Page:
Integrating Forest Schools on a level peg to the rest of the curriculum and not thinking of it as a stand-alone entity was identified as a key factor in success. Alongside this Emily made it clear that it should be thought of as an ethos then a method so that everyone can be involved across the school community with parents supporting it by discussing in the home the experiences their children have had and building on these in the family activities outside school. But to facilitate that schools need to provide information not only publicising through the various parent communication channels what their children have been up to but also explicitly informing them of the practical and emotional skills those activities were designed to build on so parents have the necessary scaffolding to achieve this.
As a first step Emily suggested the Forest School Association as a great place to start your journey to building the Forest School ethos into your wider curriculum and integrating this with your current overall learning map.
The first step in instilling this approach is to understand the definition of Trauma, which is not the event or events themselves that happen to a pupil but rather the imprint left behind
Where Trauma Informed Practice during my time in teaching was generally considered an individual student approach to be undertaken in particular circumstances it is clear through our forum with Kati Taunt (a consultant, trainer and therapist specialising in Trauma Informed Practice) this particular in light of COVID is being considered as a whole school approach to ensuring good practice with regards to pupil and staff interactions, where teachers should be ‘trauma informed’ to best deal with the reactions of children to the pandemic, attached issues and anything that might arise moving forward.
The first step in instilling this approach is to understand the definition of Trauma, which is not the event or events themselves that happen to a pupil but rather the imprint left behind on students by these and how it affects them as a young person. This effect can have long term consequences individual to each pupil that are characterised by fundamental changes in how they perceive their environment.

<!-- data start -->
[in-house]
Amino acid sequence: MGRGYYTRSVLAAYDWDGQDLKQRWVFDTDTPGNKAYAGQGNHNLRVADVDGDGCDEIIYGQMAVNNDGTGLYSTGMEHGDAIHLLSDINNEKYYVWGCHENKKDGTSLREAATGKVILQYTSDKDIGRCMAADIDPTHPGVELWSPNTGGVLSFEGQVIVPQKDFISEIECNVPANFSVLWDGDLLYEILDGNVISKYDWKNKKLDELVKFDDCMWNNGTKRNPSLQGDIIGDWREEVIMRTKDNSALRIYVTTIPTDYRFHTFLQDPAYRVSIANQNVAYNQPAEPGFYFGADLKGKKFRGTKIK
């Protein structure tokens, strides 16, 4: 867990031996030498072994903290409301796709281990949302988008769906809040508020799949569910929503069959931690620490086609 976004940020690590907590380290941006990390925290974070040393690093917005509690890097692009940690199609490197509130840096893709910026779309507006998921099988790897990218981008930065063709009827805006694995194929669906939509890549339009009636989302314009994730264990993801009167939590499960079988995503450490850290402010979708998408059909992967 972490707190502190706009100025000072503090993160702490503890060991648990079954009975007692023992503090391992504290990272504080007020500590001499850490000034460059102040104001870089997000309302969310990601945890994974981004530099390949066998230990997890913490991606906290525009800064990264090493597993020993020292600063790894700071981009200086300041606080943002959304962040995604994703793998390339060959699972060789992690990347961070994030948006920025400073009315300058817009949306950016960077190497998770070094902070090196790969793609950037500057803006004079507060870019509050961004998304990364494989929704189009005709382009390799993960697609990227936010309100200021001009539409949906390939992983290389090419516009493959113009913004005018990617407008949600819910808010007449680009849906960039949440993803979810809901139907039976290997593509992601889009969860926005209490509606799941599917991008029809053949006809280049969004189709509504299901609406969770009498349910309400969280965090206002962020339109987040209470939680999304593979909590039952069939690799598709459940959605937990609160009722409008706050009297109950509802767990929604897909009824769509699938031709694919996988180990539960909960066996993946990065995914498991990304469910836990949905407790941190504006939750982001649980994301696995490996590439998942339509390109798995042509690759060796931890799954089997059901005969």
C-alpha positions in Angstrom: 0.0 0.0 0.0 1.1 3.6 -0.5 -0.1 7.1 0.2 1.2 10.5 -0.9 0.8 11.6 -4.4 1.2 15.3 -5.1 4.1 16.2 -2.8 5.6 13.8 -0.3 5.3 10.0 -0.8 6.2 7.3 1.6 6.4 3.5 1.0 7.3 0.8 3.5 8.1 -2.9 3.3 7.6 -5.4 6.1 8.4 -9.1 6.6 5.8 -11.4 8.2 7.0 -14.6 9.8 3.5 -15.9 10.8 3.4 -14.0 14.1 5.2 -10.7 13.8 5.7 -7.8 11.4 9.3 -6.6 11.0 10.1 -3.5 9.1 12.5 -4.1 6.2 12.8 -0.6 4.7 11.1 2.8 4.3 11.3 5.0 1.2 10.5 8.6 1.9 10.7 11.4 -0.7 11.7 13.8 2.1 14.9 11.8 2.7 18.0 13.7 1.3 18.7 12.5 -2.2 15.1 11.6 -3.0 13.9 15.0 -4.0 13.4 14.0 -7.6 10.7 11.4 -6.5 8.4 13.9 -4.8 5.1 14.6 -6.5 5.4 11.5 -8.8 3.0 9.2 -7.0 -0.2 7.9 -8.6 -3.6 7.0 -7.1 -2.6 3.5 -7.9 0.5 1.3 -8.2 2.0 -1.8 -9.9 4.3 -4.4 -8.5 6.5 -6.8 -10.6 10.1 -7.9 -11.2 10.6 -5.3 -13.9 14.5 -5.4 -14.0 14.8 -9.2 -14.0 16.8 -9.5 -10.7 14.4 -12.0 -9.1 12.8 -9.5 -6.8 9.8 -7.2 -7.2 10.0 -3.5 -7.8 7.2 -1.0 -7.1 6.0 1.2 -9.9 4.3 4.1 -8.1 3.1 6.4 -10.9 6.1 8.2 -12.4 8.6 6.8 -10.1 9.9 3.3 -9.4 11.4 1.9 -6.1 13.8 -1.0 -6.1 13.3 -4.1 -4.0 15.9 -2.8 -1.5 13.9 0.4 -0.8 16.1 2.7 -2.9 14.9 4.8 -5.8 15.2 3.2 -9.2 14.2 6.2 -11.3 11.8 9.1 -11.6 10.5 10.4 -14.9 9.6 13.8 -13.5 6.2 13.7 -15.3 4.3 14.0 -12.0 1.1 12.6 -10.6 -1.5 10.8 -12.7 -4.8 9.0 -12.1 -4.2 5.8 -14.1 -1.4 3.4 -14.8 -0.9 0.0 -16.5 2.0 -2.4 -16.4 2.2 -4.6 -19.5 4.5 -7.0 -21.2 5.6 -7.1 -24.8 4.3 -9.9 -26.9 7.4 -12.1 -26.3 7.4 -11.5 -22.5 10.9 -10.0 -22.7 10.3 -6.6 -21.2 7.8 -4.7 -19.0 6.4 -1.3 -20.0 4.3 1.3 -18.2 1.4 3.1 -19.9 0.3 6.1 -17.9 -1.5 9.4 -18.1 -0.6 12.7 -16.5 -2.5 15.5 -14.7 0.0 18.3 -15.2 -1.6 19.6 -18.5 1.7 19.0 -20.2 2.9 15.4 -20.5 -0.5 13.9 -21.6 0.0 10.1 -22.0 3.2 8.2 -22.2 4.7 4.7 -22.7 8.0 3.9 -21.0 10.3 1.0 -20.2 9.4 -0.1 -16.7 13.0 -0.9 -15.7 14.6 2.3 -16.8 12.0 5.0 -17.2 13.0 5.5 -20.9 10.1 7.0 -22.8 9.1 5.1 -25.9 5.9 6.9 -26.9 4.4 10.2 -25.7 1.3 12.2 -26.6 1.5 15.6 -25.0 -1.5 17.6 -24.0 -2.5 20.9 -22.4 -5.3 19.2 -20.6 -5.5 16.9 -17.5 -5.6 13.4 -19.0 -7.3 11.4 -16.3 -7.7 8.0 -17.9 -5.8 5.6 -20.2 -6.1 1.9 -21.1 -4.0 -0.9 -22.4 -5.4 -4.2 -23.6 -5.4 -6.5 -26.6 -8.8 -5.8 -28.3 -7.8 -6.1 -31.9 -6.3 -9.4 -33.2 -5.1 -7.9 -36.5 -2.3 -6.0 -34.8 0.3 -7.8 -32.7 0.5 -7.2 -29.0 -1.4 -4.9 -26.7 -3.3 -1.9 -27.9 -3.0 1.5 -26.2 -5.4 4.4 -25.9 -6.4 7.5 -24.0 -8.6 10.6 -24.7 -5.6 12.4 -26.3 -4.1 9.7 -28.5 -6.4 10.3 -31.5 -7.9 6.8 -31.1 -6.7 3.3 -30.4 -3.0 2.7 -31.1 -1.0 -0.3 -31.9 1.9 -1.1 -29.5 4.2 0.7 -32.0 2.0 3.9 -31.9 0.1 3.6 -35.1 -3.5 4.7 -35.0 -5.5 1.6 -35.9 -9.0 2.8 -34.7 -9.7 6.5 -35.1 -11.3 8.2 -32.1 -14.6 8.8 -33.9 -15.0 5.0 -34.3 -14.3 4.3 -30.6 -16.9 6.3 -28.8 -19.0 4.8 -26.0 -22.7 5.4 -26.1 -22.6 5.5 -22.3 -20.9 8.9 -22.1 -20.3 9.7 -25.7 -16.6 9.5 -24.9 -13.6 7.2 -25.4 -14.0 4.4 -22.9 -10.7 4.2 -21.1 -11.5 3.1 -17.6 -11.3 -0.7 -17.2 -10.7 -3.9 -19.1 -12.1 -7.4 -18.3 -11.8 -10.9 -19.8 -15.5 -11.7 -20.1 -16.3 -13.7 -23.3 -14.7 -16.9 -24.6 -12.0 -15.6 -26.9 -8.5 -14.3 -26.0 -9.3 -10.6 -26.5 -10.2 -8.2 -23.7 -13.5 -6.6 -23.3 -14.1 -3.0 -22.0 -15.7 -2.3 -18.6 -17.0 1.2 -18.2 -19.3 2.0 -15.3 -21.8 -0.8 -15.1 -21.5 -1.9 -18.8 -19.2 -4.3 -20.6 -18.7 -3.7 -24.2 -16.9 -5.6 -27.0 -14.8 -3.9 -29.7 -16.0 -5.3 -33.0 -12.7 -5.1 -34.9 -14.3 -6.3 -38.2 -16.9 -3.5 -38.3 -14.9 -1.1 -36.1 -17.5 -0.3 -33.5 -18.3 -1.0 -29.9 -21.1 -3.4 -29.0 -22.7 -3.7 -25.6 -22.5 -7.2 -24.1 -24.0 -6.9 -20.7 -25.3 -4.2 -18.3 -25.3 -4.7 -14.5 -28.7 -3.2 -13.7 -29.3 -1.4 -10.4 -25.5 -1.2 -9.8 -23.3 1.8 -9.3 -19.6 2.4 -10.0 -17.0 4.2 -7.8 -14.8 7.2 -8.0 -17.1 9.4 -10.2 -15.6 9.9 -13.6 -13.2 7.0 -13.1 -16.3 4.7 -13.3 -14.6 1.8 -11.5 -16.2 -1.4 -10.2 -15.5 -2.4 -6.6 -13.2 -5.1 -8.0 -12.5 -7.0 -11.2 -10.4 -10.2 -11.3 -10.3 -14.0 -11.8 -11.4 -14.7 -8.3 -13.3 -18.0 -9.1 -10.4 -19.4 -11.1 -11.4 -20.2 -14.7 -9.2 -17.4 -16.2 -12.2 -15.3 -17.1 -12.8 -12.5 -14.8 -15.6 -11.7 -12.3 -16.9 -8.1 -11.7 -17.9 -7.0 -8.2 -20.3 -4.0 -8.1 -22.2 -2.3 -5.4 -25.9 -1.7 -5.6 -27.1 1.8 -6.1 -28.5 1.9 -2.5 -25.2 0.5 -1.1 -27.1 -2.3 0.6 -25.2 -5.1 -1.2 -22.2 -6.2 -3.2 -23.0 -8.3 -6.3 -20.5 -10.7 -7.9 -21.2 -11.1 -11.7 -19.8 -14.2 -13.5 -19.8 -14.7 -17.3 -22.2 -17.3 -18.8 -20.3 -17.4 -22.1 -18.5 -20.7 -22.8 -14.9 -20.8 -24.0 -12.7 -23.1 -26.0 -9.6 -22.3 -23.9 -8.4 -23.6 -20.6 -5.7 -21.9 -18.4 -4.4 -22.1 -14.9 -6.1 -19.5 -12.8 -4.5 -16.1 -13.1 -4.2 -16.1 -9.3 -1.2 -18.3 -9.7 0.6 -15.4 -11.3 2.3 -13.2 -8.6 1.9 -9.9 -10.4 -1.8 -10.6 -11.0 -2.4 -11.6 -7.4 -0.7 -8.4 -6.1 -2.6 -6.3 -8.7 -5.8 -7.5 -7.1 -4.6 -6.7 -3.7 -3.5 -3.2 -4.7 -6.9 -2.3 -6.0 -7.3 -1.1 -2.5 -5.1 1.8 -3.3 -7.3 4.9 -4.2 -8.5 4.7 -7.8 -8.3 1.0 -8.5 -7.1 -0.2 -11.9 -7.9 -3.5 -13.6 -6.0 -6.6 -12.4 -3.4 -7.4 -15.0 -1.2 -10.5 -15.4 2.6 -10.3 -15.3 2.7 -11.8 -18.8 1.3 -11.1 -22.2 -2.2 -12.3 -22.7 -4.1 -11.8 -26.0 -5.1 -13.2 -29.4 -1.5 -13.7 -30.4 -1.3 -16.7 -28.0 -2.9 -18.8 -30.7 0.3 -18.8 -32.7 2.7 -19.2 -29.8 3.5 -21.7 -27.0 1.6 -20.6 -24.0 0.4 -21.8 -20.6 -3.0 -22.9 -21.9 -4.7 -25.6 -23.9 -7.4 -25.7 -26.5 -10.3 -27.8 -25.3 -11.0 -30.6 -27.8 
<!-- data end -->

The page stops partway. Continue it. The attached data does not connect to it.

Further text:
A school can aim to ensure Trauma Informed Practice by first conducting a thorough assessment of the school climate with regards to: inclusiveness; specific risk and protective factors for each individual that makes up the community; senior leadership ‘buy in’ and addressing skeptics as new trauma informed discipline policies will be enacted to ensure the best possible chance of success. The latter of these highlighted a particular focus of Kati Taunt’s discussion which reminded us that staff just as much as students should have their individual traumas considered to ensure the most effective working environment (to build a safe environment we should consider school staff first, followed by parents and carers so we can then best look after the children and young people).
So what do Trauma Informed approaches require from our thinking as practitioners?
From this, we then take the proactive approach across the school to meet young people’s needs from the adults around them to regulate and manage themselves independently.
Over the coming months we will continue to run these sessions focusing on a wider range of particular solutions to Mental Health and Wellness provision in schools. If you would like to keep informed on upcoming events please drop an email to our Head of Customer Success, Penelope at firstname.lastname@example.org; watch the recording of our past forums on our blog page or provide us with suggestions on what you would like to see from these sessions in the future by contacting me directly at email@example.com.
For further information contact Book of Beasties Ltd. at firstname.lastname@example.org